Tim Smedley finds out what workers would really like from the office Secret Santa
Many myths surround wha workers want, the main one being that it’s just higher salary and bonuses. While employees want to feel sufficiently financially rewarded, simply increasing pay doesn’t necessarily increase happiness. And in times of economic stagnation, that option isn’t open to many companies. Years of research from organisations such as the Chartered Institute of Personnel and Development (CIPD) show that to improve the morale and productivity of workers companies need to make their working lives better. So just what is the 21st-century workforce asking for this Christmas?
1. Recognition and respect
Recognition can be as literal as the chief executive knowing you by name or simply having your work acknowledged. Employee of the month schemes and annual award ceremonies are helpful but not sufficient says Mike Emmott, CIPD adviser employee relations. “Praise is good but not essential, whereas recognition is – it’s your line manager being aware of what you are doing from day-to-day and acknowledging targets achieved, tasks accomplished.” Similarly Tom O’Byrne, chief executive at consultancy Great Place to Work®, argues: “What workers really want is being treated and valued as a person. Just small touches such as a personal thanks from the boss… mean more job satisfaction.”
2. To work for an organisation they value
If people work for an organisation they believe in they will do more for it, regardless of salary (charities are an example). This may seem tricky if your company resembles Ricky Gervais’ fictional paper company in Slough, but not if you produce recycled paper and give it out free to local schools. Carla Cavanagh, head of research at Best Companies, which runs The Sunday Times Best Companies to Work For awards, and advises on workplace engagement, says: “Employees want to feel like they are doing something more worthwhile than lining the coffers of the shareholders. They want to feel their company makes a positive difference.” And according to Mr Emmott, “M&S has a long-held belief that corporate responsibility plays even better with employees than it does with customers.”
3. A clear job description
It may seem an absurdly simple wish, bu1t a clear job description can easily get forgotten as roles evolve and team structures change. Annually re-assessing and agreeing job descriptions and specifications can eradicate resentful suspicions that the employer is making them do too much (or too little), but few companies actually get round to doing so. “People want to be clear about what their job is and what they are supposed to be doing,” says Mr Emmott. “There are quite a lot of people who don’t know the real purpose of their job.”
4. Flexible working
This doesn’t mean time off and more holidays. Ms Cavanagh explains: “Traditional nine-to-five working is losing favour with the majority of employees. Whether it’s commuting pressures, the school run, or simply natural preference, employees want some flexibility around their working hours. Flexitime, time off in lieu, and the option to work from home can all help.” Some companies, such as Cisco Systems, don’t have set working hours at all, measuring employees on output rather than how many minutes after 9am they get to their desk.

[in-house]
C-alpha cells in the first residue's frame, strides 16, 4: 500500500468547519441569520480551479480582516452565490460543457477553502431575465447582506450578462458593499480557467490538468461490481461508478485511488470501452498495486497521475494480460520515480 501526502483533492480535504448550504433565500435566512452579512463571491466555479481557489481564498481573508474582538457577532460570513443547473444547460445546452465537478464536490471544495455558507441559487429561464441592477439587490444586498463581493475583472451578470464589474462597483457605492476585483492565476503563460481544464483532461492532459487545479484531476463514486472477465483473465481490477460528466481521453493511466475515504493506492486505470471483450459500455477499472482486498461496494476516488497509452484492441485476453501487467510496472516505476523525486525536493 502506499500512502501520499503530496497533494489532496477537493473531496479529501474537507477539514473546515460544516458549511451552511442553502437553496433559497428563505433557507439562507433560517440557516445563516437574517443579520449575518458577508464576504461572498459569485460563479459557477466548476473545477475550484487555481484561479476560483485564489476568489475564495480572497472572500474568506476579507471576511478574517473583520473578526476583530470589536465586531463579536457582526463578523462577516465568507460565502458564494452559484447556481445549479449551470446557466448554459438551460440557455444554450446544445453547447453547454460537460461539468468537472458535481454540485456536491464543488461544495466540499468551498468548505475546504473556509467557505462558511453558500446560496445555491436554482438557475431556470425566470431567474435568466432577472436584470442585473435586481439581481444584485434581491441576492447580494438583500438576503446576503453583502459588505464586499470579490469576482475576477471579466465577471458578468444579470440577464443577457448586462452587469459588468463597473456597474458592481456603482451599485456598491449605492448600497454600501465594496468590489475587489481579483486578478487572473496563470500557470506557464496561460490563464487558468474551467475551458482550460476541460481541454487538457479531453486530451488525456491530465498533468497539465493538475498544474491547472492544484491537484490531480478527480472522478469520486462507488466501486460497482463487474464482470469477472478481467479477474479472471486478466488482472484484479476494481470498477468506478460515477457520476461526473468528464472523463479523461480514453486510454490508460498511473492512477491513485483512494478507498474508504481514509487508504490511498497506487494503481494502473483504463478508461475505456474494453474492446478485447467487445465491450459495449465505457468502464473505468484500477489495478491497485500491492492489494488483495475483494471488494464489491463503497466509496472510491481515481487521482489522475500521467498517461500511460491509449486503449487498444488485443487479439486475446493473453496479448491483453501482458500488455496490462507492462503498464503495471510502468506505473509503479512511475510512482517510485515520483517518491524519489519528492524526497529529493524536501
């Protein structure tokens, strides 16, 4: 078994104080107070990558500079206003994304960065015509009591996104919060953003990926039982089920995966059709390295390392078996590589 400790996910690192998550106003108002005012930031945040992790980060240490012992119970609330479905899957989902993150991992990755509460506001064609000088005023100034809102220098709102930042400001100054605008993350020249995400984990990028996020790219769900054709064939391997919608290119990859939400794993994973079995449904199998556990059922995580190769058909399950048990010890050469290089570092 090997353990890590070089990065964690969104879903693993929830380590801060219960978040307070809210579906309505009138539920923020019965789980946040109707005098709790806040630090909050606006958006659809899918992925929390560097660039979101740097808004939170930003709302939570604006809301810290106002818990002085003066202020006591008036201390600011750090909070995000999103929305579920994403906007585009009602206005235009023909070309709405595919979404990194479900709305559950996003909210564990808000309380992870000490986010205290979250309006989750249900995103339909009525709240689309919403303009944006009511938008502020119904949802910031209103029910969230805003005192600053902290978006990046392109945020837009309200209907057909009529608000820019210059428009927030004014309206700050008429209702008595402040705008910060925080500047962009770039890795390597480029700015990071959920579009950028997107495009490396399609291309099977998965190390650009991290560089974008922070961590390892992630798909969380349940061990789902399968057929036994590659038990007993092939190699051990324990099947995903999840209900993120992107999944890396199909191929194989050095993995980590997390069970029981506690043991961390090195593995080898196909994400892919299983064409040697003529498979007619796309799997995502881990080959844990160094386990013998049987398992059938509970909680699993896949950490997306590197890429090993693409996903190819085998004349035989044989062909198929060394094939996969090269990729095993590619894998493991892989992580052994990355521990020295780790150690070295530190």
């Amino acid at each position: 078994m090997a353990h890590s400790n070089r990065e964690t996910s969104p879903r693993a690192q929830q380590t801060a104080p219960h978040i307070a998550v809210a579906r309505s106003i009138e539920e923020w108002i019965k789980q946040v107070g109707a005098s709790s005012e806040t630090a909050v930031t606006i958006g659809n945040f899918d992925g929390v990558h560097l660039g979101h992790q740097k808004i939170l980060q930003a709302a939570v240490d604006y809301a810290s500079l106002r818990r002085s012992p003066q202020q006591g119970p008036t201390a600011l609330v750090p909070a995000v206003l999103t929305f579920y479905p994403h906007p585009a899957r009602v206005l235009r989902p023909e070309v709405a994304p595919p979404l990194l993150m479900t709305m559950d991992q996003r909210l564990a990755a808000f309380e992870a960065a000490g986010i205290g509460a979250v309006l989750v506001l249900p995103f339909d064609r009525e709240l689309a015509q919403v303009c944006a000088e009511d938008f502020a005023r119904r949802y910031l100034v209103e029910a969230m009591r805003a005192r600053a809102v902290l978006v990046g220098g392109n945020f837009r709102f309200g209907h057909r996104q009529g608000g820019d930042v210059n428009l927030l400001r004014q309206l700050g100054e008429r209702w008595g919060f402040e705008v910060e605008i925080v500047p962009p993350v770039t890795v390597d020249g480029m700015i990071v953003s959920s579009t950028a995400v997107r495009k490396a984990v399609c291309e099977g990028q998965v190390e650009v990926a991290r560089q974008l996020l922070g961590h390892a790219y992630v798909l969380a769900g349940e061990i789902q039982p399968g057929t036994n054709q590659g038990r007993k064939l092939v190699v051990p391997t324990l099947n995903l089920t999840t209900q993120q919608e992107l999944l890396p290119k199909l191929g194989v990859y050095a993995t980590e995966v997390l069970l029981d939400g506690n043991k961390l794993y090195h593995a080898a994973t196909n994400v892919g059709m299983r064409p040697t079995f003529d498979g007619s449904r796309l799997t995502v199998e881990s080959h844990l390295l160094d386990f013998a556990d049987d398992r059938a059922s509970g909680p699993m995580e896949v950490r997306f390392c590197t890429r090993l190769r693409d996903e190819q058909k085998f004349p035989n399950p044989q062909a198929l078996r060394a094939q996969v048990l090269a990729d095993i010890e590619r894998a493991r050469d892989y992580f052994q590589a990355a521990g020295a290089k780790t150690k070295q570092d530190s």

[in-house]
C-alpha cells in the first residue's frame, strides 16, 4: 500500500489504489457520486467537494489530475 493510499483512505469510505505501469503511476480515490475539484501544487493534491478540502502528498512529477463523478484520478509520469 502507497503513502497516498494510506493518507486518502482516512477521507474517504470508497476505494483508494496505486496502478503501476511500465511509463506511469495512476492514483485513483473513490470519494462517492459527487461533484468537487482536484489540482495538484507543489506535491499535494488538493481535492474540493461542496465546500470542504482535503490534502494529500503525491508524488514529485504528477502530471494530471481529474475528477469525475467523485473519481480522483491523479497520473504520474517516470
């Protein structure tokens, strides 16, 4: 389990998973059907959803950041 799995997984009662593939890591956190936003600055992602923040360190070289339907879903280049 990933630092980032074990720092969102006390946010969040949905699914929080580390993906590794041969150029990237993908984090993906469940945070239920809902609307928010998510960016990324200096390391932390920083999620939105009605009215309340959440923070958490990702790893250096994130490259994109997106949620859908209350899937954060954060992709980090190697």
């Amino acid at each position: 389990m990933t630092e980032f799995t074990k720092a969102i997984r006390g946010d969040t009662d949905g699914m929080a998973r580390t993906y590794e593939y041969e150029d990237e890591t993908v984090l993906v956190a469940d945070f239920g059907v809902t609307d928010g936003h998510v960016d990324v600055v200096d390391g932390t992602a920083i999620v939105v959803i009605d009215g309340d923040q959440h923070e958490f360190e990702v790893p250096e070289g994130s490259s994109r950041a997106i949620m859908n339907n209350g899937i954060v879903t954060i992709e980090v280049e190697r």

5. Time off and more holidays
This one actually does mean time off and more holidays. The strains of “doing more with less”, as organisations shed staff and ask people to take on more job responsibilities, are showing. “Working longer not only impacts on work-life balance and wellbeing, but also impacts how employees feel about their pay and benefits,” says Ms Cavanagh. “Where companies are not in a position to offer pay rises, they should be sensitive to employees’ working hours.” Adding an extra day off over Christmas could give workers vital recuperation time. Allowing time off for volunteering and charity work is also highly valued.
6. Flexible benefits
Where companies offer benefits such as travel cards and gym membership, a one-size-fits-all approach doesn’t work for the 21st-century worker. “When it comes to benefits, flexibility is the key here too,” says Ms Cavanagh. “It’s impossible to please all the people all the time, so allowing employees the flexibility to choose the benefits that best fit their circumstances will certainly help.” Make sure there’s enough choice to keep a variety of employees happy.
7. A healthy workplace
As working hours rise along with obesity levels, people are increasingly health conscious – and a healthy workplace makes healthy living far easier. Ms Cavanagh points out: “In many of the ‘best’ companies, employees are provided with free fruit and more companies are offering free healthy breakfasts. This makes people feel their company cares about their wellbeing.” Research by Great Place To Work also finds that employees rate highly health facilities and health club membership in the workplace.
OK, everyone wants this one – but even the possibility of a promotion is enough. Workers need to feel they are going somewhere and a clear career progression plan is integral to this. Salary caps and even cuts can be accepted in the face of difficult markets, but a halt in career progression cannot. “As there is less movement between companies, employees are looking to see where they can go within their current companies”, says Ms Cavanagh. “Companies that offer better development opportunities have the more engaged employees.”